More time to pray? It’s not that easy. But here’s some encouragement and practical help.

Person praying

In these uncertain times, prayer seems more important than ever. And I guess it’s not unreasonable to expect that those of us who are no longer working full time with perhaps the added daily responsibilities for children to use our time and head and heart space to pray more.

To be honest, most of us feel we’d like to do better with our praying. After all, our life experiences have built much wisdom and faith into our hearts and minds that we can invest. And we know James in his letter says, ‘The earnest prayer of a righteous person has great power and produces wonderful results.’ James 5.16.

But let’s be realistic. It’s not that easy. What’s needed is some encouragement and some practical help. So let me offer you some of both.

First, the encouragement. To put it simply, prayer works.

At moments of impending peril during the Second World War, days of prayer were held – for the evacuation of Dunkirk for instance. The King and Parliament called the nation to pray and a series of miracles meant that 338,000 Allied soldiers trapped in Normandy – my father among them – were rescued in heroic circumstances.

The God to whom we bring this needy world does things like this when we pray. The circumstances now in 2019 may be different but we have the same prayer-answering God.

Now for the practical help.

  1. Decide when and how. God is always with us, so prayer is a moveable feast. But as with enjoying food and drink, there are different times and ways to do it. Does this new season in your life offer the opportunity to do things differently? Is there an alternative time or place to meet God by yourself? Are there new people who you could join to pray with? Or is what’s needed a fresh commitment to stick with what you’ve always done?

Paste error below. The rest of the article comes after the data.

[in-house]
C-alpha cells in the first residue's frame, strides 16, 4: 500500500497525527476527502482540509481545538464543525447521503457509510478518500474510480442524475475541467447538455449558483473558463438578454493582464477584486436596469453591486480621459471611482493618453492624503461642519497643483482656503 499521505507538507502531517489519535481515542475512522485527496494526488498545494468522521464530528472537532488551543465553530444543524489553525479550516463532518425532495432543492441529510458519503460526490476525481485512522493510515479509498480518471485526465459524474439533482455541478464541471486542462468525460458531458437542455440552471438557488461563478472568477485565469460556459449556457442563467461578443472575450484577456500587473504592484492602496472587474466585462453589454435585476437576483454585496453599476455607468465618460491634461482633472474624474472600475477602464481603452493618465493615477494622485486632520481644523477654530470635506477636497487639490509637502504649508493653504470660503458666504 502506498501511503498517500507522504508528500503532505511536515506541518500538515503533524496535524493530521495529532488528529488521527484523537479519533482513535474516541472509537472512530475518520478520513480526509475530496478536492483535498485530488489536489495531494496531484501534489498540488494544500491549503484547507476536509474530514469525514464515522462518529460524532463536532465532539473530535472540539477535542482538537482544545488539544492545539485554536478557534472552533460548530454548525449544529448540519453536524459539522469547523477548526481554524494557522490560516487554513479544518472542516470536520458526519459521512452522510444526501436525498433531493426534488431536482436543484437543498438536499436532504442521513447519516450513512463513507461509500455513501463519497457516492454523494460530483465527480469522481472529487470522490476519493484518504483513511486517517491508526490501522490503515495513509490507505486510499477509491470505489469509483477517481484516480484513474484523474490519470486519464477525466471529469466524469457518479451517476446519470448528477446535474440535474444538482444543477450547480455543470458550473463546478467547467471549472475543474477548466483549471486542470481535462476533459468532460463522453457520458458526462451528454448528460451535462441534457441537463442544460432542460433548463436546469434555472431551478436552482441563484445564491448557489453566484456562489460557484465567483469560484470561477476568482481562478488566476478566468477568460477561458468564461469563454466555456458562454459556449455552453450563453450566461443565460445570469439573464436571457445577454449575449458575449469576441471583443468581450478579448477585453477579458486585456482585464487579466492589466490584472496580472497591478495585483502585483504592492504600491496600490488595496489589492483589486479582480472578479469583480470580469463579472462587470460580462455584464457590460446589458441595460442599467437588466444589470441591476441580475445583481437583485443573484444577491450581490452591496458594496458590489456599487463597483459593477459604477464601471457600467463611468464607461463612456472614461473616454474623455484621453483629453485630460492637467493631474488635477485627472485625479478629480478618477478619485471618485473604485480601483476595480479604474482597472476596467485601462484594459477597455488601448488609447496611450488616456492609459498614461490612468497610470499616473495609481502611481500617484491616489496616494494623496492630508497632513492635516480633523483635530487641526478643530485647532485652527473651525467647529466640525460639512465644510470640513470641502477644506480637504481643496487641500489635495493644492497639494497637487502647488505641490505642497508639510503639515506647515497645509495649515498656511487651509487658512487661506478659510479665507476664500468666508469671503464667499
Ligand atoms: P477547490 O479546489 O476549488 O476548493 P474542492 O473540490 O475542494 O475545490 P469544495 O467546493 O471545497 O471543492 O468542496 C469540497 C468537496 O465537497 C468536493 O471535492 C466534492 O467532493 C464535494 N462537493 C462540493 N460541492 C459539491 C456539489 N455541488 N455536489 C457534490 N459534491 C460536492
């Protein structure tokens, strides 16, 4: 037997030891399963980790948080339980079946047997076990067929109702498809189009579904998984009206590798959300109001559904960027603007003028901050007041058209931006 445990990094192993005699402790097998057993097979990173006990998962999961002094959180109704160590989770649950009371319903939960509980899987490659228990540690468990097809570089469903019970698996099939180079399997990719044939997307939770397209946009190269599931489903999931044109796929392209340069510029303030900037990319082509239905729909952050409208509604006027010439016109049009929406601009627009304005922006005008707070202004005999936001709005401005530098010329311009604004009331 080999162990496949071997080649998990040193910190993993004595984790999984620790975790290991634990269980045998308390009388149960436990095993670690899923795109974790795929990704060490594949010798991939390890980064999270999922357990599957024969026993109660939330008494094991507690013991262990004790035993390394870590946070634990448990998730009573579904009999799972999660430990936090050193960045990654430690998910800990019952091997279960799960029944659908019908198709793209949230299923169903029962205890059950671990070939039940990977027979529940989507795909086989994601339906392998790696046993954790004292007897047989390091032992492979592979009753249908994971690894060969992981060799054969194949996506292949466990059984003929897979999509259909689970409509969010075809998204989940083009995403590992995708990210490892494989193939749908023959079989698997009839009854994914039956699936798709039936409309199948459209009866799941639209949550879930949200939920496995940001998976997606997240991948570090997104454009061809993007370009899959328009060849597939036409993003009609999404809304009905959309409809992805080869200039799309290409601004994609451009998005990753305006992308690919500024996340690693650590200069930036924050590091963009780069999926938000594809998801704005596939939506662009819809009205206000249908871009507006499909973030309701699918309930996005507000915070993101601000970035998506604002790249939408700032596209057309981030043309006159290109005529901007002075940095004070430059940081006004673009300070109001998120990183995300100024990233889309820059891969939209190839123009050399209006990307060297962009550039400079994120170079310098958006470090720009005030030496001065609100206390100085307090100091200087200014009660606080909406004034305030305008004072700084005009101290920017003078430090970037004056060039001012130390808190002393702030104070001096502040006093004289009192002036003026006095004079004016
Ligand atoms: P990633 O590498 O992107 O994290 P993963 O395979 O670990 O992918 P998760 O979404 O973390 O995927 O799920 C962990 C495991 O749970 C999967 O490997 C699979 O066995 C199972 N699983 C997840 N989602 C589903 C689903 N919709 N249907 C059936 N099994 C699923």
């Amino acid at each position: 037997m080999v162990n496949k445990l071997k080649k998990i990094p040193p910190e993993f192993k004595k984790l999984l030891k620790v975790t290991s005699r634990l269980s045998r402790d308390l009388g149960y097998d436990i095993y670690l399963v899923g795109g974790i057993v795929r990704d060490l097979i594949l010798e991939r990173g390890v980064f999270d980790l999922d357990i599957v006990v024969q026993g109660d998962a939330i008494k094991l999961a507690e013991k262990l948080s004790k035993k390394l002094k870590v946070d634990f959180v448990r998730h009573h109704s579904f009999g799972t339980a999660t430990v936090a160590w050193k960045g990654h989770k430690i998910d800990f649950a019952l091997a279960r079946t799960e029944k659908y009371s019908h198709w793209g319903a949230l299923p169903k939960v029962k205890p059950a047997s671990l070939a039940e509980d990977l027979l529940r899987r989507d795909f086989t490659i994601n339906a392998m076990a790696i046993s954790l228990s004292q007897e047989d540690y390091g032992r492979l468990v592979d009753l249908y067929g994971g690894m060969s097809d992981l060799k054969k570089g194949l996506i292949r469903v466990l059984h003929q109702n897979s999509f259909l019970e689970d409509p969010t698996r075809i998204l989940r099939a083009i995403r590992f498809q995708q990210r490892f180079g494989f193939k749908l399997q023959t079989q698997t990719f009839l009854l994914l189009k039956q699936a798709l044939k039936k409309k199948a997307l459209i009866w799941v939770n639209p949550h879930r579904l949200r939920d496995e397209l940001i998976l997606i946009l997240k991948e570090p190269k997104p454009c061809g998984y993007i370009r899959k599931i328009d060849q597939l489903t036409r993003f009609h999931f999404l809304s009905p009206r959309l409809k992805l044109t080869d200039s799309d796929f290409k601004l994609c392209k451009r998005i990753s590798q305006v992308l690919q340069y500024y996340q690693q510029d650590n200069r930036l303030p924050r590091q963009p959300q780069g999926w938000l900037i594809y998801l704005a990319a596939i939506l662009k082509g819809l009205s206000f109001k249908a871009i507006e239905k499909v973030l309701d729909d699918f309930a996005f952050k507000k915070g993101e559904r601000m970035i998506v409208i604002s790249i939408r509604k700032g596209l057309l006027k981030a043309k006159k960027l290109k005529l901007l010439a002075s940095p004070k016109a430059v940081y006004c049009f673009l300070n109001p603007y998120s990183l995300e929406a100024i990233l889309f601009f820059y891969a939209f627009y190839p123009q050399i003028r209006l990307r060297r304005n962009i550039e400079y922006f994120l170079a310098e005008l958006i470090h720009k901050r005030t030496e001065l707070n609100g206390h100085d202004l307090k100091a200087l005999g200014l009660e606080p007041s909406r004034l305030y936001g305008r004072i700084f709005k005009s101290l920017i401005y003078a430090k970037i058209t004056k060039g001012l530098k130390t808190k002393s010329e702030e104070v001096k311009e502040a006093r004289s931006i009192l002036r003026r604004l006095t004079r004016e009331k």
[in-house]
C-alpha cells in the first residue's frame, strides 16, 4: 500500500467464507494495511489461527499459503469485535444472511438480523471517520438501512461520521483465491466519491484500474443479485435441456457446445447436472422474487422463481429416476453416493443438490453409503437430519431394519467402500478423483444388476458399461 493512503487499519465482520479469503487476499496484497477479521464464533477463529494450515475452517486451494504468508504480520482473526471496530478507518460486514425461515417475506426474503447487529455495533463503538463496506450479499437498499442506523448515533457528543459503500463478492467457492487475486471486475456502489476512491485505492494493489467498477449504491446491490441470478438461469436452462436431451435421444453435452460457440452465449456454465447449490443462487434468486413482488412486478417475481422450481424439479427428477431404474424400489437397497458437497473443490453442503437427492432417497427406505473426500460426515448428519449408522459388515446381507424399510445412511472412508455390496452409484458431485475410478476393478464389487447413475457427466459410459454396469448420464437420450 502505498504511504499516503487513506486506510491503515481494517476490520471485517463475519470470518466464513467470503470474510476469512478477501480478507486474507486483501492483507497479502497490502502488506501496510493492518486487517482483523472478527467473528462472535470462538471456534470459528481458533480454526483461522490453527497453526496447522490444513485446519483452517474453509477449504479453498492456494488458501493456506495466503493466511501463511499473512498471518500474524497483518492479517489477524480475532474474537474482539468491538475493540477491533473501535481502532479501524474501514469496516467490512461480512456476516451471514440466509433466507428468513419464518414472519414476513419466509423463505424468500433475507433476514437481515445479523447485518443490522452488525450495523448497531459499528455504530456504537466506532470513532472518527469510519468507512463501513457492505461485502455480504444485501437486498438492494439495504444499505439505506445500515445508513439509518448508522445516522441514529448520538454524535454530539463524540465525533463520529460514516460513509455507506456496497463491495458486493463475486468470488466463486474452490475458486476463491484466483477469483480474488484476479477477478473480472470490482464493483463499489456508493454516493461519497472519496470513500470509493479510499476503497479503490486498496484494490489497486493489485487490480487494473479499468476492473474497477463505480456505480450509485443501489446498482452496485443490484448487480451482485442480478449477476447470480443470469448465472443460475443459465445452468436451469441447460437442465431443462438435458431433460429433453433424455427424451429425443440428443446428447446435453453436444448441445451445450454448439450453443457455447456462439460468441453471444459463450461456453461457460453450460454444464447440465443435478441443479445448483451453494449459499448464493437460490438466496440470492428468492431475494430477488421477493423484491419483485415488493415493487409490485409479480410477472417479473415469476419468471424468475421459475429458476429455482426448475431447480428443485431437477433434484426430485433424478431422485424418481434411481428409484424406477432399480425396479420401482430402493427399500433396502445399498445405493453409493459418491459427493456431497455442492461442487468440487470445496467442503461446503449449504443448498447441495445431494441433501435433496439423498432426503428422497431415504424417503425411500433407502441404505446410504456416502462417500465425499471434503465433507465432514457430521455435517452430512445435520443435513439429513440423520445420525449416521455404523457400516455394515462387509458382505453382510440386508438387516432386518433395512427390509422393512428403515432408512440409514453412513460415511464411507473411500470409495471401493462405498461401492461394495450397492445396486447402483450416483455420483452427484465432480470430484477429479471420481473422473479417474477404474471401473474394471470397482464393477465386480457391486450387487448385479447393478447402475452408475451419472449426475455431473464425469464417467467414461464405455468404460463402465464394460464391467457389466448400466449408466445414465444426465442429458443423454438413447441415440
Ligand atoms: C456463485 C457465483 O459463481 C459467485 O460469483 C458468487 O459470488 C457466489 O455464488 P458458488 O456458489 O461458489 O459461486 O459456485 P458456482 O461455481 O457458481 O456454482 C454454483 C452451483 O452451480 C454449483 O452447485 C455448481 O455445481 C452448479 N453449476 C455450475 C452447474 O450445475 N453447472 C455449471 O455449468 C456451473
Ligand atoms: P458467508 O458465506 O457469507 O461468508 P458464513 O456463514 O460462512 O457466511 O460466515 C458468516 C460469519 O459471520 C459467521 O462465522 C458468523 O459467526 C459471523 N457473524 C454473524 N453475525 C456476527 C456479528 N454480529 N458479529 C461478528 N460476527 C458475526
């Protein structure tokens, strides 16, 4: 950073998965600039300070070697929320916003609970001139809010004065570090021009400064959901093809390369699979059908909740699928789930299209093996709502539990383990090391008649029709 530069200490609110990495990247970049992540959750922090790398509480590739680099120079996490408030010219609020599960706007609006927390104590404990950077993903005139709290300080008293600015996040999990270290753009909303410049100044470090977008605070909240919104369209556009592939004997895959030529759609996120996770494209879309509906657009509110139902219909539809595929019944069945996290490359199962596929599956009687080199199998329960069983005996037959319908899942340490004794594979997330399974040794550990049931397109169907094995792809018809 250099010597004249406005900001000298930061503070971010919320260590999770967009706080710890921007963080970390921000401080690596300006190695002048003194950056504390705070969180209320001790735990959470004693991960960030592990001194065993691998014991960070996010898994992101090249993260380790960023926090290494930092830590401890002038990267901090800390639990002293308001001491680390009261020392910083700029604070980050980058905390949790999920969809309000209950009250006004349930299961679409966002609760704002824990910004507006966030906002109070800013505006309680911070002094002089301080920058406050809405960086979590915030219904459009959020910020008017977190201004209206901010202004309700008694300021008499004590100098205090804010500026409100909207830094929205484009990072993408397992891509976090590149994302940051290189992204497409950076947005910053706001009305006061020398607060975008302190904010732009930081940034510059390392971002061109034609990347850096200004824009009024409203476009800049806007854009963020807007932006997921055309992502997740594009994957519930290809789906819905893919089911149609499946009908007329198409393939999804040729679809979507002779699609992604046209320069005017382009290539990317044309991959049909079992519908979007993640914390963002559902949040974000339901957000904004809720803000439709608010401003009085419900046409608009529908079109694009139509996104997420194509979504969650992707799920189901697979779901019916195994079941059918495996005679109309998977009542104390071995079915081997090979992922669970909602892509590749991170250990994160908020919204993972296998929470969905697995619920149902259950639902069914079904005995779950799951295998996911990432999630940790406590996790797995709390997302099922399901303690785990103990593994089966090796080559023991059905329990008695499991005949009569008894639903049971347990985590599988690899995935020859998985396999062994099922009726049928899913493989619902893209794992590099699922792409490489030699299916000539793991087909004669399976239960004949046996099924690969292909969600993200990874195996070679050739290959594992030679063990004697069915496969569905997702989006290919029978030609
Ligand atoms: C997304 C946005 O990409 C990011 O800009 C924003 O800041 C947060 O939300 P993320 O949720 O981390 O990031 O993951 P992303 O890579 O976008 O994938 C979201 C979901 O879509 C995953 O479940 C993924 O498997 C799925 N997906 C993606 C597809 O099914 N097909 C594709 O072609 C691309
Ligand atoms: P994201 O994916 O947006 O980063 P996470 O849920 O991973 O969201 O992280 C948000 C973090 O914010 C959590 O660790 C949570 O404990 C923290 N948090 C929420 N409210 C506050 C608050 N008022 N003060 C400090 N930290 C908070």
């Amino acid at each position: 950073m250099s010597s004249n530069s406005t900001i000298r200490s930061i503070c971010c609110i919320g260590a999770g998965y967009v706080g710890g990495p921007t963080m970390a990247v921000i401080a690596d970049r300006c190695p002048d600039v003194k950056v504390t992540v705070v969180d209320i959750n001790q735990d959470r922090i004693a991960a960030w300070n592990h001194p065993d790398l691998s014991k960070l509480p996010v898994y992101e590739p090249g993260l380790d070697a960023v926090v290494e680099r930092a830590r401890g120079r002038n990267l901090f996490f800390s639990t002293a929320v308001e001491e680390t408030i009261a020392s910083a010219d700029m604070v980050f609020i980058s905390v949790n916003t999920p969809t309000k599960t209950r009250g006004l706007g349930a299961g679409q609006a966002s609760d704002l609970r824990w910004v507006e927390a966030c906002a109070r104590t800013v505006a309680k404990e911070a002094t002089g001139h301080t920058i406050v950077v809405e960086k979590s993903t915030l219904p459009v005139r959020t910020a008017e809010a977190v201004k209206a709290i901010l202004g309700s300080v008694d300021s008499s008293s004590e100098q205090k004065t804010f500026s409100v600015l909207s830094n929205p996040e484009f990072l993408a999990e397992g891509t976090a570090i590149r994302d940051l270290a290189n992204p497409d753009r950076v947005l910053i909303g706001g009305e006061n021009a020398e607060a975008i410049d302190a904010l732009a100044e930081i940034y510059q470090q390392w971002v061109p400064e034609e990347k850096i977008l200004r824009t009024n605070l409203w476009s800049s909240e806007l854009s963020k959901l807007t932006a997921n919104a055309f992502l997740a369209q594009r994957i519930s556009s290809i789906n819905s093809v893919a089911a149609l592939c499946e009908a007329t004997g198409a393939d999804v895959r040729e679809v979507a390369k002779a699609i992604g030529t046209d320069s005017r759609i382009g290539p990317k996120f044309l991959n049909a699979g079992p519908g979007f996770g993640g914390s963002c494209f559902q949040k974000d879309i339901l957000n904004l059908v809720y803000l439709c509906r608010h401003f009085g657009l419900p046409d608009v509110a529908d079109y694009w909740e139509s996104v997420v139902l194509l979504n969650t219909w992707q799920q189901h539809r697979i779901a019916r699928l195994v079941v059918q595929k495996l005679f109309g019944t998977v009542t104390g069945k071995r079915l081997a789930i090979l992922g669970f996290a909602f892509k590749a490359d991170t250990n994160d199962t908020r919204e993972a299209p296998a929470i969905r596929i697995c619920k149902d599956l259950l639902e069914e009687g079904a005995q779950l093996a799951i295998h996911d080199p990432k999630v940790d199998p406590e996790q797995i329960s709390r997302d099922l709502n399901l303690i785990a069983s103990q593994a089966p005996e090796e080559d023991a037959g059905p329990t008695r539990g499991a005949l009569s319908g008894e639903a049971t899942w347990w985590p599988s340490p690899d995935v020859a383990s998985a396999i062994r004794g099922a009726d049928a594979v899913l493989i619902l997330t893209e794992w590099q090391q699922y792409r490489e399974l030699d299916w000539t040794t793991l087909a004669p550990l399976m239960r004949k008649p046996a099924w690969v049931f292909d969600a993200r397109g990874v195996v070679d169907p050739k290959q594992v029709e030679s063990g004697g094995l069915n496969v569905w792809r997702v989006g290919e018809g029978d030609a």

2. Remember ‘ACTS’ I’m sure you know the well-worn acronym of Adoration, Confession, Thanksgiving and Supplication which serves as a helpful guide to the order of our prayers. Perhaps it’s time to dust it off and give it another go. If so, do work at getting a balance. Too much introspective repentance at the expense of remembering others’ needs isn’t good. How will you include worship in these prayer times?
  3. Find your focus. The reality is that we can’t pray for everything. So try to sense where your own focus should be. Family? Friends? Church life? Community? Nation? International? You’ll not want to go overboard by praying exclusively for just one area. But don’t take the whole world on your shoulders either. There are apps to help you organise your prayers in this way. Check out Prayer Mate or the new Inner Room from 24/7 Prayer.